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What did you do in the shop today?


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22 hours ago, ThomasPowers said:

So they can daydream of warm sun and hot days sitting in front of a nice fire on a cold winter's night! 

The client lives on the shores of the Gulf of Mexico, in a palm grove. I don't think it's cold there in winter.:)

She really wanted a palm tree on the fireplace screen

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Thomas i didnt carred much because i dudnt had materials to forge with, and i choose this, to be honest this was thickest part i have ever forged.

It was a litle bit smallwr than two.inches, i hardy hold it withh "tongs".

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New anvil just mounted.

Got myself a cheap Accaiao 66lb cast steel anvil to go with my ancient saddle backed Dudley.  Quality was as expected but even though the horn was not cast symmetrically I got a nice flat hard face and no holes in the casting anywhere.  Stripped of the blue paint and applied some rust preventer (wish I had just oiled it, went a bit too black).  Dressed the edges and hardy hole.  I mounted it to a hardwood base using lag bolts through the holes in the feet (tidy).  Put a magnet under the tail to reduce the ringing.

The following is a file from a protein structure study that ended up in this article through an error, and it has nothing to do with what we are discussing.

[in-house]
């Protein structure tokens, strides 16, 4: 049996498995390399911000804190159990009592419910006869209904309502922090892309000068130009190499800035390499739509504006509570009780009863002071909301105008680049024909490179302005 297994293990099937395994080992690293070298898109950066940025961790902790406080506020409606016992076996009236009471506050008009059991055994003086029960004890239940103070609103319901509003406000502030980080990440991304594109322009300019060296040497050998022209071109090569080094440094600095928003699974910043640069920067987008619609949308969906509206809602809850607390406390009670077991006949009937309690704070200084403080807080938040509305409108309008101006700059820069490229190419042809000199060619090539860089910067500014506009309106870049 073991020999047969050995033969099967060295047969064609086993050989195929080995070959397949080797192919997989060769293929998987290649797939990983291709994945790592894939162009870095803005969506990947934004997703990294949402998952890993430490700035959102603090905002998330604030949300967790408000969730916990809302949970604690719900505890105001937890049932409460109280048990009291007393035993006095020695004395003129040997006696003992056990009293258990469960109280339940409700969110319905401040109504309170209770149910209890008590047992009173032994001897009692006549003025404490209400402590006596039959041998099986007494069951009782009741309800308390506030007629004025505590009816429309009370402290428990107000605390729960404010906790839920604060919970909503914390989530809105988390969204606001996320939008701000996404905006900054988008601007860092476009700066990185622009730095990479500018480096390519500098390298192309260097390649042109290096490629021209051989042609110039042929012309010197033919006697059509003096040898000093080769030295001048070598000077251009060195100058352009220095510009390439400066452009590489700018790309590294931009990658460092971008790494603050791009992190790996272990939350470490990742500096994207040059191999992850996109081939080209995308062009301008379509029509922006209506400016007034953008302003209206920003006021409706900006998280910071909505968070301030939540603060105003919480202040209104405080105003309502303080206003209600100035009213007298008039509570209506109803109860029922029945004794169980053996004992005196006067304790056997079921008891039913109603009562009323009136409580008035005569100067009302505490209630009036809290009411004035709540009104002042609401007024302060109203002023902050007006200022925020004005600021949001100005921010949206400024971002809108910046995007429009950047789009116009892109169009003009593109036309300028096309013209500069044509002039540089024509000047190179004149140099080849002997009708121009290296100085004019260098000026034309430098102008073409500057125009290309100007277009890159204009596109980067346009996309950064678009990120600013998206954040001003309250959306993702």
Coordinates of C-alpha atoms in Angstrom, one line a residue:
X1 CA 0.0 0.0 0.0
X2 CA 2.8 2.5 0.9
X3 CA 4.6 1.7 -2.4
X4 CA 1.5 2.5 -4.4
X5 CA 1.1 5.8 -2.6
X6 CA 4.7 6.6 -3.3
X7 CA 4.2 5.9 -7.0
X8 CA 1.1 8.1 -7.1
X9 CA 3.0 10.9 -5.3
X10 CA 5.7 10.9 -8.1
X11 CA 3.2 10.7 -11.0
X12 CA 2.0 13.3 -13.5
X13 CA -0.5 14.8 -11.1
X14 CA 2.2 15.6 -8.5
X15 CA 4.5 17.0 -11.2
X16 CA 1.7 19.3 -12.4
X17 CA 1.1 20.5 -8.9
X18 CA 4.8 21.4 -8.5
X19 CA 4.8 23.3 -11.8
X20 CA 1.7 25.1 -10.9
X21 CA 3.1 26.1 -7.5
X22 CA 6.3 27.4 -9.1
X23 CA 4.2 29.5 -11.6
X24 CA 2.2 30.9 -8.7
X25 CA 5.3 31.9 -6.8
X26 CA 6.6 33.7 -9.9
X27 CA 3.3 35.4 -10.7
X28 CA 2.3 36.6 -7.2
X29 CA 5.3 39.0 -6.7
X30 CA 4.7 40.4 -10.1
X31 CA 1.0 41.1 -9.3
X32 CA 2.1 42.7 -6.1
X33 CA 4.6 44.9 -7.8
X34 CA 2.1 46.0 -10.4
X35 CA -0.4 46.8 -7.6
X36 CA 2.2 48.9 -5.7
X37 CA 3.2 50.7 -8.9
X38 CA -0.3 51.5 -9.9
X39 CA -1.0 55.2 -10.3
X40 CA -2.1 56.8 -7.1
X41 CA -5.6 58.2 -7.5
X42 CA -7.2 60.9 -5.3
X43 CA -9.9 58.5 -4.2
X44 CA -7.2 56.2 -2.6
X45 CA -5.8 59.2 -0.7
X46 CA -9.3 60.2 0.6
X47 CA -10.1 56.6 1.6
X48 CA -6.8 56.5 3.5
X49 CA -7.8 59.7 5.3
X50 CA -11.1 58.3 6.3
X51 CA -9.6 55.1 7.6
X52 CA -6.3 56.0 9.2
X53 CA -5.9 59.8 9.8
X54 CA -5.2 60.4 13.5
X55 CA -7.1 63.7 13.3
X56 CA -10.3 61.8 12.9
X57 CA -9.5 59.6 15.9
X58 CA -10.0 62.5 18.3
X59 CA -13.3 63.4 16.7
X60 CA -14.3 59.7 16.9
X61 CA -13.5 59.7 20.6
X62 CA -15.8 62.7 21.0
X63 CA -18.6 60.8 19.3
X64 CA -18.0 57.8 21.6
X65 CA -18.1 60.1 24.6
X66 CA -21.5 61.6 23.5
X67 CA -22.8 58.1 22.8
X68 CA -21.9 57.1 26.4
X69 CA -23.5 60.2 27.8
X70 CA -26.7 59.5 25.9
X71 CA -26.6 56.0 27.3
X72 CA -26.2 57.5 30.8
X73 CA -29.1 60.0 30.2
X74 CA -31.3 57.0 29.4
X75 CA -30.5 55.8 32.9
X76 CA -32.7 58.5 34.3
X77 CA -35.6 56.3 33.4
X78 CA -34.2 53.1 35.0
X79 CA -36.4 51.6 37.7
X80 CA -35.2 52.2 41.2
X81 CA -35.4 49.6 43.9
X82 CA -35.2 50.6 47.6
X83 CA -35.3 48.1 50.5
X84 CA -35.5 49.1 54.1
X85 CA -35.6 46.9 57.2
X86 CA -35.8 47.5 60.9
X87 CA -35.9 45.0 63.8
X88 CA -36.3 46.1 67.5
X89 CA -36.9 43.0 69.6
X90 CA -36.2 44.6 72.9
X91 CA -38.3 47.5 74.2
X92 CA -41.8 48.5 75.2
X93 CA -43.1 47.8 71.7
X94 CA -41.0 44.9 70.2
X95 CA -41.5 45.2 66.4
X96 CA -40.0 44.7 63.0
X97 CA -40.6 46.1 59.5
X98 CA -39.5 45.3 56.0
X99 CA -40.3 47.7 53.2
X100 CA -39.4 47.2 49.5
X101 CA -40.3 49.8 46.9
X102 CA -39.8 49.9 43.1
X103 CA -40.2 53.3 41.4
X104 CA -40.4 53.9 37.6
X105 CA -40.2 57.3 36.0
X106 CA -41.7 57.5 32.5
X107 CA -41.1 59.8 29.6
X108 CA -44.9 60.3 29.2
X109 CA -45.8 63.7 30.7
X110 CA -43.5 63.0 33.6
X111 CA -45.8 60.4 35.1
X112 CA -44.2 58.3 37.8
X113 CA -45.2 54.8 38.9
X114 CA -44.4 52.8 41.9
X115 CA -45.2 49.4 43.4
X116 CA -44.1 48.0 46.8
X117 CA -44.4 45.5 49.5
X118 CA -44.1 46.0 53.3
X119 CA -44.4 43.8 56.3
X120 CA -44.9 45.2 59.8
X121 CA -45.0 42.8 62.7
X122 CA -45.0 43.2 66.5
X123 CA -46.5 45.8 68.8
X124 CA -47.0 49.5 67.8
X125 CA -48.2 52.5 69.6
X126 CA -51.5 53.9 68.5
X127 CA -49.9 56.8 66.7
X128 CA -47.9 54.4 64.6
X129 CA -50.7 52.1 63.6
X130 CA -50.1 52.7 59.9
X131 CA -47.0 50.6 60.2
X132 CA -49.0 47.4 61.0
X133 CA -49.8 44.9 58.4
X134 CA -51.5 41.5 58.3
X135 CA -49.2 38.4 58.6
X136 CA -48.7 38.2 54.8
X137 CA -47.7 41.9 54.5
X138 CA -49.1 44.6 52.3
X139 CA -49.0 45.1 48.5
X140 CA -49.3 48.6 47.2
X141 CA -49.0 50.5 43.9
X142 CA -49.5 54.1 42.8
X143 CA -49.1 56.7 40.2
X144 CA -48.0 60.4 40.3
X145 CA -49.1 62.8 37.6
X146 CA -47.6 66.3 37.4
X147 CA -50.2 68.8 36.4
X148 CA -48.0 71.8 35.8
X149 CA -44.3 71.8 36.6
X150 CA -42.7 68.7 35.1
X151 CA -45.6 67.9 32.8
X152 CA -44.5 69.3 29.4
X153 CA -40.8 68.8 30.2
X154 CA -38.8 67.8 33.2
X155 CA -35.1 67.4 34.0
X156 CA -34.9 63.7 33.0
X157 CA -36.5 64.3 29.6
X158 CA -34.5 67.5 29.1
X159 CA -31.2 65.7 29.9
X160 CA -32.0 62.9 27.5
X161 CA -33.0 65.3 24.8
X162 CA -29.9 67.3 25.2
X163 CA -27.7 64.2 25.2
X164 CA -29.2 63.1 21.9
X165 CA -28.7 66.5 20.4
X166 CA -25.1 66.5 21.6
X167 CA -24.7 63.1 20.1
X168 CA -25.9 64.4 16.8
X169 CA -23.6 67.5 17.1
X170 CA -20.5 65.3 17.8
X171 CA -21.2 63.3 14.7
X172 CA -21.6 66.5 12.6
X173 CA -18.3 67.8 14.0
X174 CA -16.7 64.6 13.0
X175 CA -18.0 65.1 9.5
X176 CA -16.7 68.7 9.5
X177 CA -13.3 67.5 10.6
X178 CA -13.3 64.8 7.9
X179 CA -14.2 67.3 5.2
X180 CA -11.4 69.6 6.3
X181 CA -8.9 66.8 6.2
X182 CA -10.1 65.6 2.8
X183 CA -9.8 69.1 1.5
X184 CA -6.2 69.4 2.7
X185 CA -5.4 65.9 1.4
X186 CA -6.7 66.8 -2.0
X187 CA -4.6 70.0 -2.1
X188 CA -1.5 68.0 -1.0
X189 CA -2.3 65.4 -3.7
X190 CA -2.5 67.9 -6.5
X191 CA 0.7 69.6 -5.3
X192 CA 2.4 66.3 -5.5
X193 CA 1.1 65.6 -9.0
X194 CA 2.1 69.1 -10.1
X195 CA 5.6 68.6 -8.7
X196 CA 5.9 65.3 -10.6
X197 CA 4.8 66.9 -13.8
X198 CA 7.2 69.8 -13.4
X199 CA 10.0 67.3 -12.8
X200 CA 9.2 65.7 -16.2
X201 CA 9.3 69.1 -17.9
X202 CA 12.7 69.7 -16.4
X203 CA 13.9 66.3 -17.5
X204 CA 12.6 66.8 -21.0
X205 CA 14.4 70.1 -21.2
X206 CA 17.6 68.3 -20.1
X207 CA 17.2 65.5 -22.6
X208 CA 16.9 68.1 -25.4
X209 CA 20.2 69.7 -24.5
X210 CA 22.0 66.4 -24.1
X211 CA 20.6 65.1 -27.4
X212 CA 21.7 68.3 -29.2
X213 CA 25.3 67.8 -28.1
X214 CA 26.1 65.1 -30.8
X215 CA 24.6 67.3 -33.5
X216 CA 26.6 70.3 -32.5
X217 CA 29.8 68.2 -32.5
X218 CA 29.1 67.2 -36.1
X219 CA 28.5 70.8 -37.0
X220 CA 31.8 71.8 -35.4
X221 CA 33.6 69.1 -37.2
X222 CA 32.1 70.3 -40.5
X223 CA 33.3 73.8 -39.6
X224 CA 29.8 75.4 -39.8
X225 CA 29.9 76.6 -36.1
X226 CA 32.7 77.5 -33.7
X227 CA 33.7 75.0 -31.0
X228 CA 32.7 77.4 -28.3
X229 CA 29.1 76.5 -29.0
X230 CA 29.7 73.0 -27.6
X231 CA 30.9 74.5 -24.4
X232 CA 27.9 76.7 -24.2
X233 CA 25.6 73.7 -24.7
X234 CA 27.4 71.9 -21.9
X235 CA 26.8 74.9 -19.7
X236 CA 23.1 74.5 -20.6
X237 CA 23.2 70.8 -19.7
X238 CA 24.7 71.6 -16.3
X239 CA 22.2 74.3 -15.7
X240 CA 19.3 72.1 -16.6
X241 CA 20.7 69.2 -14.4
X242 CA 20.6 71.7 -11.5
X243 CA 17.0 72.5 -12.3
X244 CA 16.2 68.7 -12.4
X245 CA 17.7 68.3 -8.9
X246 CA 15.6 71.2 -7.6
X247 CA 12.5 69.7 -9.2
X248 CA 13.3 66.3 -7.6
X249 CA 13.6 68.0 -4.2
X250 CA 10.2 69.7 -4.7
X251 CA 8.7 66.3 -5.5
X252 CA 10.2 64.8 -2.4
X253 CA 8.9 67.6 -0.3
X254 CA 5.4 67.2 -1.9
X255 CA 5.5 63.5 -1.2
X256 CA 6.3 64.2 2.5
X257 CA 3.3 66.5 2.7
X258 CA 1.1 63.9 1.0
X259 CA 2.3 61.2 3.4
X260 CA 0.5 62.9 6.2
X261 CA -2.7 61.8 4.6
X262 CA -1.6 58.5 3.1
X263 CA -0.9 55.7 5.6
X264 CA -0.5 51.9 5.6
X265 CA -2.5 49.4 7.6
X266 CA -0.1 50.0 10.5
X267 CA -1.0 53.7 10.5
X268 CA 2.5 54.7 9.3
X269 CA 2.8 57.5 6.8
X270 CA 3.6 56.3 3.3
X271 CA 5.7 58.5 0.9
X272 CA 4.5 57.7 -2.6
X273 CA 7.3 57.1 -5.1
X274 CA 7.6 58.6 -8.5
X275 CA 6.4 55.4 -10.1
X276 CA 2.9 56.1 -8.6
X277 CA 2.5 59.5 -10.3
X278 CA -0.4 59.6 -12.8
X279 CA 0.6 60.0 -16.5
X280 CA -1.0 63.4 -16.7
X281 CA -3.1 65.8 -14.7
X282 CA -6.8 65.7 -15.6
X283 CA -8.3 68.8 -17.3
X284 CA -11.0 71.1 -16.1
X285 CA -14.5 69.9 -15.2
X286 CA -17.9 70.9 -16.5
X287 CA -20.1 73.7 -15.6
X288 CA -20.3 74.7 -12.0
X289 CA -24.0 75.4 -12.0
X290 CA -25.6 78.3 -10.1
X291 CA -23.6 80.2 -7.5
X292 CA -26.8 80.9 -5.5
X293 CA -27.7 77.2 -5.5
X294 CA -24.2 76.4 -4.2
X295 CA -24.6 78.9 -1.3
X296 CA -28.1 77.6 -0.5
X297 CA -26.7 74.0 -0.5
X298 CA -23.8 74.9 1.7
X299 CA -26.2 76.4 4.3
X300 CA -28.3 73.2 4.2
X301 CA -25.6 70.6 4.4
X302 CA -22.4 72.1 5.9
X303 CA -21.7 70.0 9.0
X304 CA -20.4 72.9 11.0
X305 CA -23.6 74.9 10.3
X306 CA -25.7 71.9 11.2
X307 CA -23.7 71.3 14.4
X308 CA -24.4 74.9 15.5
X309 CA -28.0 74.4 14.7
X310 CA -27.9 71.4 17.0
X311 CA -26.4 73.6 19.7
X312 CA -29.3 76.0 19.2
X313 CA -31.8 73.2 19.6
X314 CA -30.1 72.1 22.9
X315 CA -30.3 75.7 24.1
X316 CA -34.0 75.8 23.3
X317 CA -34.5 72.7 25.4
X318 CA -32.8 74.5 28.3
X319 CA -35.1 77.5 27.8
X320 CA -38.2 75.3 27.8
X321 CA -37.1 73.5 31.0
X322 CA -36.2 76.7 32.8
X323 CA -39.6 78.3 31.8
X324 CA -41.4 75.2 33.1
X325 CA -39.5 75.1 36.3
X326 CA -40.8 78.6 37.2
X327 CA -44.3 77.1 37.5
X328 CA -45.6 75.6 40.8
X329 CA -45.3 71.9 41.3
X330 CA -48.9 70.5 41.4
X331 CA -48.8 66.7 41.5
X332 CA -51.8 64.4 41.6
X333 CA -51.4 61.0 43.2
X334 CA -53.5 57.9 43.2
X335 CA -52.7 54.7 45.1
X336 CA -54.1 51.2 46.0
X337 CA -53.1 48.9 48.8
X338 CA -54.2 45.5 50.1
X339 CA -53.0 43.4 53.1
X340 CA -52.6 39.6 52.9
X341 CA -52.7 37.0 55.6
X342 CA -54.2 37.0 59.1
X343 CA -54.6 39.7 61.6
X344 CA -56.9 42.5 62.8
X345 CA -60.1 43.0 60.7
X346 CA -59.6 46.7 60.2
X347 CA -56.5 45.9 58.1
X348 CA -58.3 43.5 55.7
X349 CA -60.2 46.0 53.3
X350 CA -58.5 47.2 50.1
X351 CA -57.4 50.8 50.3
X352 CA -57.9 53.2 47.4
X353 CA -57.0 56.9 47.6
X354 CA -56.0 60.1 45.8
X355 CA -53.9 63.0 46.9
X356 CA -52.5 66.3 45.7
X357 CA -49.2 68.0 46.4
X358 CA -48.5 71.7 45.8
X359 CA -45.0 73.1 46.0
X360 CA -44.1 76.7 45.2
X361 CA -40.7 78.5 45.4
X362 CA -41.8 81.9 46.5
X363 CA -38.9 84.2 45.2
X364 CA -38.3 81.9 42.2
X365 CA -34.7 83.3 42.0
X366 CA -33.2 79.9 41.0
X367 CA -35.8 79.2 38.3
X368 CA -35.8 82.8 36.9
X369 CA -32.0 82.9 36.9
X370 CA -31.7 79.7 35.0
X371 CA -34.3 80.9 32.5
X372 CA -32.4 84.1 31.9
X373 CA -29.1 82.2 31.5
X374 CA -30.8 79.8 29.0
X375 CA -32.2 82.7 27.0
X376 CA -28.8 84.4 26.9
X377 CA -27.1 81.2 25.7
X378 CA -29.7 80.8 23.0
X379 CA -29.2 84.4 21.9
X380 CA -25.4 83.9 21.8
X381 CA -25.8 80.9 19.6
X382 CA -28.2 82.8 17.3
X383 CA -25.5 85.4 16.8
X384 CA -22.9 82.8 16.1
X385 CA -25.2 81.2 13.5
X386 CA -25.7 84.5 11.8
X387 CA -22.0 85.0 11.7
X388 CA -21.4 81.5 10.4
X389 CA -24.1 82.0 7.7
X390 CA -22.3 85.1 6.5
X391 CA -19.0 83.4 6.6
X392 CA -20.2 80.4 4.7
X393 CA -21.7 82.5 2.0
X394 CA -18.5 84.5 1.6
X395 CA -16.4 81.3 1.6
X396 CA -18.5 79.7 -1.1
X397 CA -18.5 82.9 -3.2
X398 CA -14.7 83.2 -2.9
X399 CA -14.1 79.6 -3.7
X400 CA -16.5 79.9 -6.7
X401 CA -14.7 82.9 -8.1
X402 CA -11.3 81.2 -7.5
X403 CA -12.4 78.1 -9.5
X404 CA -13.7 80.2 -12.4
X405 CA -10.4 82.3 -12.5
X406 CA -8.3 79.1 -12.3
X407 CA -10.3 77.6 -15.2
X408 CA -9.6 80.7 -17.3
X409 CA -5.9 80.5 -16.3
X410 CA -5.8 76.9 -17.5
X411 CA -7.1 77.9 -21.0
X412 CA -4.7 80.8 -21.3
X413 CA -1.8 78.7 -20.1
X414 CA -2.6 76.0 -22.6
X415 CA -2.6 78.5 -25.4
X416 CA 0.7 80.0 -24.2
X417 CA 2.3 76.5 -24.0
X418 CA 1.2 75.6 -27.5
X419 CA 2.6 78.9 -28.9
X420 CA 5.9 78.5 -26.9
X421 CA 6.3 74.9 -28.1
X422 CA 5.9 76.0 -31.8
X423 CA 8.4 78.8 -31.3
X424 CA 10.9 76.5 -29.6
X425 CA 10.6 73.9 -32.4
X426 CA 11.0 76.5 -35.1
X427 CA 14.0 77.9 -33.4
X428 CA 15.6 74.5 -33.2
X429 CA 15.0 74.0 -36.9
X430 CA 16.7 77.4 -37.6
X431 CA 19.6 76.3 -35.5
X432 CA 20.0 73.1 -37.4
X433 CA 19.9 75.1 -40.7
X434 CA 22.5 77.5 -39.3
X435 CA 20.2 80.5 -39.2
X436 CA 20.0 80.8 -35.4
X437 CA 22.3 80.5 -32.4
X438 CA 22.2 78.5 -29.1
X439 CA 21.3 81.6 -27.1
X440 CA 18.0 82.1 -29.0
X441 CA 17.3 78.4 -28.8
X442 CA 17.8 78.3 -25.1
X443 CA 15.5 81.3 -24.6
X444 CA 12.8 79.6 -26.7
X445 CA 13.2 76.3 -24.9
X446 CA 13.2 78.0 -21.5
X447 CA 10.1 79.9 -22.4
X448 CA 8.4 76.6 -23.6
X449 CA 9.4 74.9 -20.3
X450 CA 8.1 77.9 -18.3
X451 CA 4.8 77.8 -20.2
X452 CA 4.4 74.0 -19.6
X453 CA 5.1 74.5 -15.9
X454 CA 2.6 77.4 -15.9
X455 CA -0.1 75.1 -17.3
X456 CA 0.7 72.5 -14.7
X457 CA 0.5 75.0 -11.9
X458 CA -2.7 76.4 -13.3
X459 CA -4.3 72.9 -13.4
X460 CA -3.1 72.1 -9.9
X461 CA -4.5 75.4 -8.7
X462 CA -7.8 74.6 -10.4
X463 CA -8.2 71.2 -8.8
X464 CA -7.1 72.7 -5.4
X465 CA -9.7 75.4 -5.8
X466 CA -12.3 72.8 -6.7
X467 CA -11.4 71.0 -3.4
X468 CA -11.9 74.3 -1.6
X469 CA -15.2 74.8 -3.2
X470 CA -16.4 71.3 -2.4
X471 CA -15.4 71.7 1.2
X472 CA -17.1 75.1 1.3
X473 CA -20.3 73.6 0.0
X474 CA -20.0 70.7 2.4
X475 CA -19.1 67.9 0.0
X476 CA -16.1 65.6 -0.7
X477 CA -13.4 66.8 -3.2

Seems like it will do the trick!

 

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Finally got a break from work and got the forge fired up for the second time this year. 

The plan was a fat ball holder for the garden. Unfortunately my forge welds didn't take, 2 did but 2 came off. I don't think I got it hot enough, the steel was nice and clean and when it broke apart there were inclusions or anything nasty. 

Mk2 was coiling 6mm round bar round some 2 inch round bar then stretching it out and put a hook on the end. The coils are not as symmetrical as I wanted but it works. 

Finally one of the ladies at work wanted a hook with an eye on the other end  to extend a door retainer in her house. I had some nice 6mm stainless bar so I used that.